Recently, a client of mine who had previously found success in using the principles of cognitive behavioral therapy in her life asked me the question, “How can I reframe this?”
Her life circumstance involved a very deep depression which came over her as a result of many significant changes in her life, converging all at the same time: a recent move, the giving up of her teaching job, the youngest child leaving home, husband taking on a very consuming job.
These circumstances left her nearly immobilized and unable to get out of bed. I responded to her about how she might look at this period of life as being a transition to a new phase of life, and gave her some tasks to begin looking at new pathways for her future. And we will continue from there.
Many times I find that a person who has had multiple losses or changes cannot conceive of what his or her life could look like if it were to be better. In such cases, I try to help that person to imagine the possibilities of what a better life could be. This might involve finding some new resources that could help them, or it might draw on strengths or attributes from earlier successes in their own life. Someone once said to think of your life as an artist’s palette: you paint the picture and then you go in.
I have a great interest in learning about some of the recent discoveries of modern science. Nowadays, we do have amazing capabilities to soak this in, with the availability of numerous sources in the media at our very fingertips. A recent PBS broadcast on cosmology and quantum mechanics showed how our experience of life might really be like this. In manifold ways, we are really creating our own reality!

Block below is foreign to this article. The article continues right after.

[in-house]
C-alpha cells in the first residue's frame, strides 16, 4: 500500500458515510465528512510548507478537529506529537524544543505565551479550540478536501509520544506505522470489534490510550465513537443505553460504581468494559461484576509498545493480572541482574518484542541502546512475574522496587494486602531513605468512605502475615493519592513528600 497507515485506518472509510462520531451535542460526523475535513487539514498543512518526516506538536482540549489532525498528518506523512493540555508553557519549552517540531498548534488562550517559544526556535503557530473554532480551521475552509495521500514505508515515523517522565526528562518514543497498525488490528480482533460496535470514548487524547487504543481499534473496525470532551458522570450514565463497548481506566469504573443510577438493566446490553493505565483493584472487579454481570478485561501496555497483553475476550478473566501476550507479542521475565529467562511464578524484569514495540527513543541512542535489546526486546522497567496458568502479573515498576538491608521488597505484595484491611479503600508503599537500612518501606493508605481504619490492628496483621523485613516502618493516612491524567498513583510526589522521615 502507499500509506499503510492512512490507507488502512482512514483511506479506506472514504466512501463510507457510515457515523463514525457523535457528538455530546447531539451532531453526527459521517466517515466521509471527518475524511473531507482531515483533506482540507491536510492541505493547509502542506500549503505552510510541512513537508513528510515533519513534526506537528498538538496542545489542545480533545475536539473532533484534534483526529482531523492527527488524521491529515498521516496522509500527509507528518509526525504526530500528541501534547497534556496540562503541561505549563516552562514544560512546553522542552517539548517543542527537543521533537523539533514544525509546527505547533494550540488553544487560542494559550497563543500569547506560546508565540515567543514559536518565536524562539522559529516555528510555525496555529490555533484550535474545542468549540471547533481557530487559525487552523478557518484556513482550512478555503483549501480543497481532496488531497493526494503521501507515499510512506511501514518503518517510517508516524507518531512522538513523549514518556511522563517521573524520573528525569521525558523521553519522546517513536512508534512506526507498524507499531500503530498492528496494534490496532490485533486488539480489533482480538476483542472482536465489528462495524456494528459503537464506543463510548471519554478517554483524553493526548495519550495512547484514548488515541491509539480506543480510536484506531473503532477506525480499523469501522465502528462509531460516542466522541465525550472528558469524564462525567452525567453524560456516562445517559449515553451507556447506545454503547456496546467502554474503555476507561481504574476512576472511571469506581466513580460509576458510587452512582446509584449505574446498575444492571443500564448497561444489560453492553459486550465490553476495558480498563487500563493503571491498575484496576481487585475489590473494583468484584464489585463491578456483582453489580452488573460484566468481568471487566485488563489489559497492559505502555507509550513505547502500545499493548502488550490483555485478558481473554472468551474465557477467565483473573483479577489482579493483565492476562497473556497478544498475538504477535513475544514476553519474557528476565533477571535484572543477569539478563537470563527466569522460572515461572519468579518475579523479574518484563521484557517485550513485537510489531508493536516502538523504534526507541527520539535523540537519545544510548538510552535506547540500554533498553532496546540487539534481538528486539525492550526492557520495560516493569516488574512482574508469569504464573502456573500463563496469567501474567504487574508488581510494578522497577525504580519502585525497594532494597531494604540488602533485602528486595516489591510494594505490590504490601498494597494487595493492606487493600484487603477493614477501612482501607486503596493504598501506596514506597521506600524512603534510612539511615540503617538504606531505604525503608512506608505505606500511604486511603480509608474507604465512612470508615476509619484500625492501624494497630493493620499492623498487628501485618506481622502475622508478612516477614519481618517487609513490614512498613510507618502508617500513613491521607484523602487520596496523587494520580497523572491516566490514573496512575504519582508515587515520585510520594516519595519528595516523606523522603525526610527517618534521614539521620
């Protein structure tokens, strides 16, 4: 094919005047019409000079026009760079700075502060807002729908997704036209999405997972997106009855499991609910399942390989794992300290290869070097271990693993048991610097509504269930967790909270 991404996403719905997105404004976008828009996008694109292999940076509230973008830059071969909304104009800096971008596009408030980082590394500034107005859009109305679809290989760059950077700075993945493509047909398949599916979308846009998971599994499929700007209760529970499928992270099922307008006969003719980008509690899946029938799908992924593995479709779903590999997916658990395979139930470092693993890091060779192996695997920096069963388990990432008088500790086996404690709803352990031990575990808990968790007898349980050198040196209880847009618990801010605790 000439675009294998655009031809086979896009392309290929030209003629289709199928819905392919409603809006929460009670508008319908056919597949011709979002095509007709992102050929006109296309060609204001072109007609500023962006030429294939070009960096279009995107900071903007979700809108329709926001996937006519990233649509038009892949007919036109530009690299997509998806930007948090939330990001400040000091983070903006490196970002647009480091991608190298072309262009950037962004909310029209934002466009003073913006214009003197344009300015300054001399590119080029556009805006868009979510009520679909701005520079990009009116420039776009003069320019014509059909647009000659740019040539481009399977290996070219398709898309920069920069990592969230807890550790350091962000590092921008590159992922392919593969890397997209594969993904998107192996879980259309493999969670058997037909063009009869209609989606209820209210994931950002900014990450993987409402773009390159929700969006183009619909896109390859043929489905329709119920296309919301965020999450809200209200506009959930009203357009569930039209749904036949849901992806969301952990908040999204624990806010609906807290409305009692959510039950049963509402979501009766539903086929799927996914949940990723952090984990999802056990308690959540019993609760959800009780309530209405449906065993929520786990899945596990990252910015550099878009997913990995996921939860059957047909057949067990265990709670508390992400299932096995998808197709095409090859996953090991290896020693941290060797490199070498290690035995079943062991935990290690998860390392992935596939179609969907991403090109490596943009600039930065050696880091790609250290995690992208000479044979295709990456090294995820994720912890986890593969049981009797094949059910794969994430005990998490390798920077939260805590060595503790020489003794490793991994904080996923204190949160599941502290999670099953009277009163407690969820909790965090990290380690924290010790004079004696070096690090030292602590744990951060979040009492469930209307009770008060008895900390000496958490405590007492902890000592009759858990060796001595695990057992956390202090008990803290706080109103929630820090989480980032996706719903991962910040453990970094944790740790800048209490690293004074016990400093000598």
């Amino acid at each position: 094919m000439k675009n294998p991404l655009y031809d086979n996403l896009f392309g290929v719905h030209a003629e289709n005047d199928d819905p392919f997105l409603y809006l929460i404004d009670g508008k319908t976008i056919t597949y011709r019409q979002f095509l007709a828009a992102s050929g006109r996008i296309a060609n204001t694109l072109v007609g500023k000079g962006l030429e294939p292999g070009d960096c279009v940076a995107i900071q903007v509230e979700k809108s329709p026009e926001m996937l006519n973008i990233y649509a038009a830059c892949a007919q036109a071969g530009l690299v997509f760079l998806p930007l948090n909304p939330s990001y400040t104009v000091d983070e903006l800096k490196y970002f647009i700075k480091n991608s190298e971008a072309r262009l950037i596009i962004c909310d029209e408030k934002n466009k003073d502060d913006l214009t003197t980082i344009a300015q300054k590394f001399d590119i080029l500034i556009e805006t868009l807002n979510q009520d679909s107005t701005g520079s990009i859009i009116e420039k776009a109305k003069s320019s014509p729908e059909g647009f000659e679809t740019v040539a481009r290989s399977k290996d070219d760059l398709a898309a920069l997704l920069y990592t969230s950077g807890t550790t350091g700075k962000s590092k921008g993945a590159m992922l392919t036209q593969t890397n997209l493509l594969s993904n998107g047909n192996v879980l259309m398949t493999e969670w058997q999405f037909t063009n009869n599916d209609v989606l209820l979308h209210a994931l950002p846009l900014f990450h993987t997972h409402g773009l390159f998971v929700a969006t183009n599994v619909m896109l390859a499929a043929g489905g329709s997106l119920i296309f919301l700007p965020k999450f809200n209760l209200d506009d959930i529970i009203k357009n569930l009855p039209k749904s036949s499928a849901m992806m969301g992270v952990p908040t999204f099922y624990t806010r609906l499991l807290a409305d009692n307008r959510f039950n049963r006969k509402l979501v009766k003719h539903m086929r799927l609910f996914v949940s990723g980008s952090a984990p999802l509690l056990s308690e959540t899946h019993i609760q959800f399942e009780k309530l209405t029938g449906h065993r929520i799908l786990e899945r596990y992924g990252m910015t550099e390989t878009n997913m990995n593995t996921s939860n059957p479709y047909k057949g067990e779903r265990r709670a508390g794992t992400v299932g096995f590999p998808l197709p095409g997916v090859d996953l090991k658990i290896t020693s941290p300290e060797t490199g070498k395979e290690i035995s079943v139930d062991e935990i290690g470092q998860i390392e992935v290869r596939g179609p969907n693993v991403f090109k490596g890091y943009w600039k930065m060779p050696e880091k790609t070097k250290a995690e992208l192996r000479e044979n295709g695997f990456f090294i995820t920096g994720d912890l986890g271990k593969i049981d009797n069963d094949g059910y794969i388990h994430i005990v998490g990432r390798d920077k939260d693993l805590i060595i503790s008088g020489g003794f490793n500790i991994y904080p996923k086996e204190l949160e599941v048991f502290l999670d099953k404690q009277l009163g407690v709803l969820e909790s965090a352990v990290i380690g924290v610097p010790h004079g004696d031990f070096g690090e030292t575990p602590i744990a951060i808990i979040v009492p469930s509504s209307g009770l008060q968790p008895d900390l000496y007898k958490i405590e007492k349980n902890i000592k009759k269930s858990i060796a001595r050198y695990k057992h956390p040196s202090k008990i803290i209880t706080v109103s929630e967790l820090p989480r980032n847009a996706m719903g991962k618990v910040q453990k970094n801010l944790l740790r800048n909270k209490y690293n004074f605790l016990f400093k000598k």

There are some things in life that we can control, and there are some things we cannot control. Recognizing which is which is a start We cannot change the past, but we can change how we view the past. We can intend many things for our future. Therein lies a lot of hope.
Many years ago, I had a period of my life during which many bad things happened. (Actually, there has been more than one such period).
Around that one particular time, I recall having read a small article in a magazine which had the same title as this article. I believe it had been a saying written by a monk. I can recall wandering around on an evening, after hearing just one more piece of devastating news, holding my then infant son to my chest, repeating this phrase:
My barn has burned down, now I can see the moon.
I think I was in a bit of a stupor at the time! There was a clear moon on that evening. But I was wondering how I could see my way during those difficult times. Somehow I did….here I still am, older, maybe a bit wiser.
I find that people can open to new possibilities and see and do what they could not previously do, after they have experienced some of the bumps of life. E. M. Forster wrote a phrase that is on a sign in our driveway:
We must be willing to let go of the life that we have planned, in order to have the life that is waiting for us.